February 2010 – Special Event Promotion

Effective marketing and promotion for any tourism-related special event, festival or conference/meeting generally follows a standard trajectory:

Build up excitement and attention beforehand, keep people updated and interested – and wishing they were there – during the activities, and sustain the experience-sharing afterwards, so that those who went have their good memories reinforced (and those who missed it will vow to be there for the next one.)

Social media tools and Web communications are very effective in each of these three phases.

We’ll start with suggesting that you create Event pages on Facebook, and on LinkedIn when it makes sense.


Why Put Events on Facebook/ LinkedIn?

Event Pages on Facebook and LinkedIn are most effective in the build-up phase before your special event.

There are two reasons why they help to build anticipation….

1.  People can see who else is going.  A bunch of friendly-looking avatar faces all lined up saying that they’re going somewhere or attending something can be very appealing.

2.  It helps spread the word about the event.  When someone clicks “Attending” or even “Maybe Attending” on an event page, that information is posted to their news stream, which shows up on their Wall plus the Home pages of the people in their networks.

Not sure what we’re talking about when we say “Event Page?”  Here are two links – a Facebook Event Page for the Rocky Mountain Theatre Festival 2010 in Helena, Montana and a LinkedIn Event for South by Southwest Interactive, Film and Music in Austin, Texas.

We think that Facebook tends to lend itself better to festival-type happenings than LinkedIn, but if your event has any professional development or trade show angle, it can be effectively spotlighted on LinkedIn.

(Update – LinkedIn Event pages are no longer available)  LinkedIn is a good place to promote professional events, like conferences. Members can browse events for their industry (or see what events their connections are attending) so getting just one person to RSVP to a LinkedIn event gets you potential exposure to all their contacts.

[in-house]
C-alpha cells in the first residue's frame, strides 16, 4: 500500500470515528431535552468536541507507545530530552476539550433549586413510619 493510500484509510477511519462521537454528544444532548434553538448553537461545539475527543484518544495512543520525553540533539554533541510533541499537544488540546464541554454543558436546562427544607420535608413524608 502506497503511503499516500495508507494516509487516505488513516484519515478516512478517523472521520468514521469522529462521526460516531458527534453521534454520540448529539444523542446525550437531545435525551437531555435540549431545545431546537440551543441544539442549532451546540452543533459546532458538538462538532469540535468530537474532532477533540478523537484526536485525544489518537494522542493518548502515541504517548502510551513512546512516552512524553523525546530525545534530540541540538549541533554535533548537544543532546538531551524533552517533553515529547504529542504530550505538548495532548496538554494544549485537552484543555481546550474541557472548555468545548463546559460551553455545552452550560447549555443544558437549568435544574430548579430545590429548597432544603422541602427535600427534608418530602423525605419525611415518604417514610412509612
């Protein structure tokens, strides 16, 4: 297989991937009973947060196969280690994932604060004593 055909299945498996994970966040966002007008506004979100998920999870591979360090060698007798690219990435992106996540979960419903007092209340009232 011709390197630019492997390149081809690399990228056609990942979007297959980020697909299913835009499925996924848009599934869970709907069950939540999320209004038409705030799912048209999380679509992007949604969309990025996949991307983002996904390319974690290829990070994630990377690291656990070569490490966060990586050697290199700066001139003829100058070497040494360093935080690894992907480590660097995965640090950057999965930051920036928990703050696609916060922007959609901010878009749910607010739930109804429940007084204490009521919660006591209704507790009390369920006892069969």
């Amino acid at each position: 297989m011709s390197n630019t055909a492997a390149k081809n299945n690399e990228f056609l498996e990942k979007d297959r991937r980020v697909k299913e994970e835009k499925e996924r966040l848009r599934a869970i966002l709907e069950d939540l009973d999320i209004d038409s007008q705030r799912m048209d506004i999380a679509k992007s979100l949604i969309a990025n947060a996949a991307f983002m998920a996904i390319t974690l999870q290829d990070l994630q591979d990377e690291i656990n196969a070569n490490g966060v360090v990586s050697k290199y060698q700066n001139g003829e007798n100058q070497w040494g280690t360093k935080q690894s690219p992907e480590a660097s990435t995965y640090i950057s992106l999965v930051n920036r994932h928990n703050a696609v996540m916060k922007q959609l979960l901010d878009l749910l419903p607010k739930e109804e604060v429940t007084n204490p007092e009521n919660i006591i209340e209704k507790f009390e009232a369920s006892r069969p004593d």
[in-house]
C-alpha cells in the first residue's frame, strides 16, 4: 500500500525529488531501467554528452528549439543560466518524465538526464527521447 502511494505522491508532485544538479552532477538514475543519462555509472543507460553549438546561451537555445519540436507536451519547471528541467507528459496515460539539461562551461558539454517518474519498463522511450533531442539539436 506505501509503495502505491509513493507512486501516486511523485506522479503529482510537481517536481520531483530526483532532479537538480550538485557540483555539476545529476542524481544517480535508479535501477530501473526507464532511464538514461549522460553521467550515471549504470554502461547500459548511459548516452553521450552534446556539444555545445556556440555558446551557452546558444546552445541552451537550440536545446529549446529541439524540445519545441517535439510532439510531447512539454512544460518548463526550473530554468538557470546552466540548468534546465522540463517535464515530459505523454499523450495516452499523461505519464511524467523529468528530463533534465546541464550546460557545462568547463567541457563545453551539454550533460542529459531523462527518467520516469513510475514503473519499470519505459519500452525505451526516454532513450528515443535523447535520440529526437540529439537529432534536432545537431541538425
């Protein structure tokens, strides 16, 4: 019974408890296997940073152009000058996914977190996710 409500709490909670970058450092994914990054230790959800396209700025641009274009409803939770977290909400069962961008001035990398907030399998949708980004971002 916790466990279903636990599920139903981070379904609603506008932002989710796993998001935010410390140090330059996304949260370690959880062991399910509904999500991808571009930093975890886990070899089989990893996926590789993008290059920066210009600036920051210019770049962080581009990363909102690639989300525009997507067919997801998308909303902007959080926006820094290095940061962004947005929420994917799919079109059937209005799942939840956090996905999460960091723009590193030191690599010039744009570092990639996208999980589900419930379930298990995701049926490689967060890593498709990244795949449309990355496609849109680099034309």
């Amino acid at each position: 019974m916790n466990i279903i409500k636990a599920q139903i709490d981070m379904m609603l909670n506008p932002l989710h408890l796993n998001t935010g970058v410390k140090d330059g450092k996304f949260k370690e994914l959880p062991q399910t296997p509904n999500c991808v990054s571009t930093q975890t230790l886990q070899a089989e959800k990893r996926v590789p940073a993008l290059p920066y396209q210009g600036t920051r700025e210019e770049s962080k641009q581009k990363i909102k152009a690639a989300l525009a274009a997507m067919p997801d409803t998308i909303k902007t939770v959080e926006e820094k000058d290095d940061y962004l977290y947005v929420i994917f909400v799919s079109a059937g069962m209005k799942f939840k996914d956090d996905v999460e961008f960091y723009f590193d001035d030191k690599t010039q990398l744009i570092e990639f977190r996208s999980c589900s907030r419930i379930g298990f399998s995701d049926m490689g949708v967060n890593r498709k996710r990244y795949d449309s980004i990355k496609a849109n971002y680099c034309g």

Anyone can add a LinkedIn event. Events are part of an application on LinkedIn, so you may need to add that app before you can start creating an event. Be sure to click on “Add more details” so you can classify the event by industry, give a short description, and add keywords to make it easier to find.

Facebook Event Pages can help you reach lots of people for any community events, and everything from the trash clean up day to the arts festival is fair game.  If you have a Fan Page like we do for Tourism Currents, you can add an Events tab and from there, add your events.

It pays to add a photo to represent the event, give all the relevant details, and then invite those people you know are most likely to be interested (they will then spread it to their network of friends, growing the online champions network that we discussed last month.)

There is an excellent help section on creating and managing Facebook events.

As always, who-what-when-where applies when you’re making a Facebook and/or LinkedIn Event page.  Give people the information they need to attend your event, including physical address and directions, if appropriate. One issue to watch for with these online events is the difference between an online RSVP and a registration in your system. If you need folks to sign up with you, be sure you mention that all over your online event notice.

Here’s a example….the Facebook event for Becky’s college alumni association’s Alumni Basketball event. The Alumni Assocation posted lists of who all is actually registered. When they find someone has RSVP’d online, but not registered, an Alumni Association person can follow up with them personally to get them registered.